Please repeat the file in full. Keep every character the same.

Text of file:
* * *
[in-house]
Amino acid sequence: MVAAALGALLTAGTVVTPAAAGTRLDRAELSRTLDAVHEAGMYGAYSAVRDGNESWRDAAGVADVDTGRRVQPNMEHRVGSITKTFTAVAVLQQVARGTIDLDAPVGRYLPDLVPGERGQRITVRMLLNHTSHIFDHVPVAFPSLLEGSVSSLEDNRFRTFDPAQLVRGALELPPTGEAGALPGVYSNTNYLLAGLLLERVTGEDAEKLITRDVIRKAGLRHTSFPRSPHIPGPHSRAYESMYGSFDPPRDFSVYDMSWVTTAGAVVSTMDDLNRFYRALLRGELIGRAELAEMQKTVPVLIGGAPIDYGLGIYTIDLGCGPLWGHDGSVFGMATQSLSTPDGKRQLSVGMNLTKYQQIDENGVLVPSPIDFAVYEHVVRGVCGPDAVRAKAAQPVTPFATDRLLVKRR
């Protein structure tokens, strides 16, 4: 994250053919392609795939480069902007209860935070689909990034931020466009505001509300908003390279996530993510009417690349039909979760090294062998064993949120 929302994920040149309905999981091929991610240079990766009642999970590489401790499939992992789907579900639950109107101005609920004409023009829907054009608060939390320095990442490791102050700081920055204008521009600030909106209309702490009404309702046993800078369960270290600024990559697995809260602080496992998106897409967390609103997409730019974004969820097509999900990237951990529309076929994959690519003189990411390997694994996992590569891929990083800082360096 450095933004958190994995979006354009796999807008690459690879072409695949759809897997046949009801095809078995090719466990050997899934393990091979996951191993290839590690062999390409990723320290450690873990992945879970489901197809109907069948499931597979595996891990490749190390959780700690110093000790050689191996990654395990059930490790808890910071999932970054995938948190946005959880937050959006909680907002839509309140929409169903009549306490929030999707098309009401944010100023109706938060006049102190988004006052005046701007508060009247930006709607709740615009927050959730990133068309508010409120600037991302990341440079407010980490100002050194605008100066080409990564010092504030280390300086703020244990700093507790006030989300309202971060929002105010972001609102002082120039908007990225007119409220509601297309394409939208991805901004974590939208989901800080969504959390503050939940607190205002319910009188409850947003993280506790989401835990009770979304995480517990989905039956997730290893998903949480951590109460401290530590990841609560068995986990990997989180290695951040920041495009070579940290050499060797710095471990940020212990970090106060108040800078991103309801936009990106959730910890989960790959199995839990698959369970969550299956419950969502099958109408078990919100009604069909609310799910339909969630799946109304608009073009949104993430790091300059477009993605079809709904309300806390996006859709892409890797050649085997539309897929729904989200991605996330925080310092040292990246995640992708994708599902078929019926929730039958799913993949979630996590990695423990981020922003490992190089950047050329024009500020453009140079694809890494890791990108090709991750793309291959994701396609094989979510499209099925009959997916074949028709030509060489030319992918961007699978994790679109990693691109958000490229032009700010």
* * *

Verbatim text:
[in-house]
Amino acid sequence: MVAAALGALLTAGTVVTPAAAGTRLDRAELSRTLDAVHEAGMYGAYSAVRDGNESWRDAAGVADVDTGRRVQPNMEHRVGSITKTFTAVAVLQQVARGTIDLDAPVGRYLPDLVPGERGQRITVRMLLNHTSHIFDHVPVAFPSLLEGSVSSLEDNRFRTFDPAQLVRGALELPPTGEAGALPGVYSNTNYLLAGLLLERVTGEDAEKLITRDVIRKAGLRHTSFPRSPHIPGPHSRAYESMYGSFDPPRDFSVYDMSWVTTAGAVVSTMDDLNRFYRALLRGELIGRAELAEMQKTVPVLIGGAPIDYGLGIYTIDLGCGPLWGHDGSVFGMATQSLSTPDGKRQLSVGMNLTKYQQIDENGVLVPSPIDFAVYEHVVRGVCGPDAVRAKAAQPVTPFATDRLLVKRR
């Protein structure tokens, strides 16, 4: 994250053919392609795939480069902007209860935070689909990034931020466009505001509300908003390279996530993510009417690349039909979760090294062998064993949120 929302994920040149309905999981091929991610240079990766009642999970590489401790499939992992789907579900639950109107101005609920004409023009829907054009608060939390320095990442490791102050700081920055204008521009600030909106209309702490009404309702046993800078369960270290600024990559697995809260602080496992998106897409967390609103997409730019974004969820097509999900990237951990529309076929994959690519003189990411390997694994996992590569891929990083800082360096 450095933004958190994995979006354009796999807008690459690879072409695949759809897997046949009801095809078995090719466990050997899934393990091979996951191993290839590690062999390409990723320290450690873990992945879970489901197809109907069948499931597979595996891990490749190390959780700690110093000790050689191996990654395990059930490790808890910071999932970054995938948190946005959880937050959006909680907002839509309140929409169903009549306490929030999707098309009401944010100023109706938060006049102190988004006052005046701007508060009247930006709607709740615009927050959730990133068309508010409120600037991302990341440079407010980490100002050194605008100066080409990564010092504030280390300086703020244990700093507790006030989300309202971060929002105010972001609102002082120039908007990225007119409220509601297309394409939208991805901004974590939208989901800080969504959390503050939940607190205002319910009188409850947003993280506790989401835990009770979304995480517990989905039956997730290893998903949480951590109460401290530590990841609560068995986990990997989180290695951040920041495009070579940290050499060797710095471990940020212990970090106060108040800078991103309801936009990106959730910890989960790959199995839990698959369970969550299956419950969502099958109408078990919100009604069909609310799910339909969630799946109304608009073009949104993430790091300059477009993605079809709904309300806390996006859709892409890797050649085997539309897929729904989200991605996330925080310092040292990246995640992708994708599902078929019926929730039958799913993949979630996590990695423990981020922003490992190089950047050329024009500020453009140079694809890494890791990108090709991750793309291959994701396609094989979510499209099925009959997916074949028709030509060489030319992918961007699978994790679109990693691109958000490229032009700010």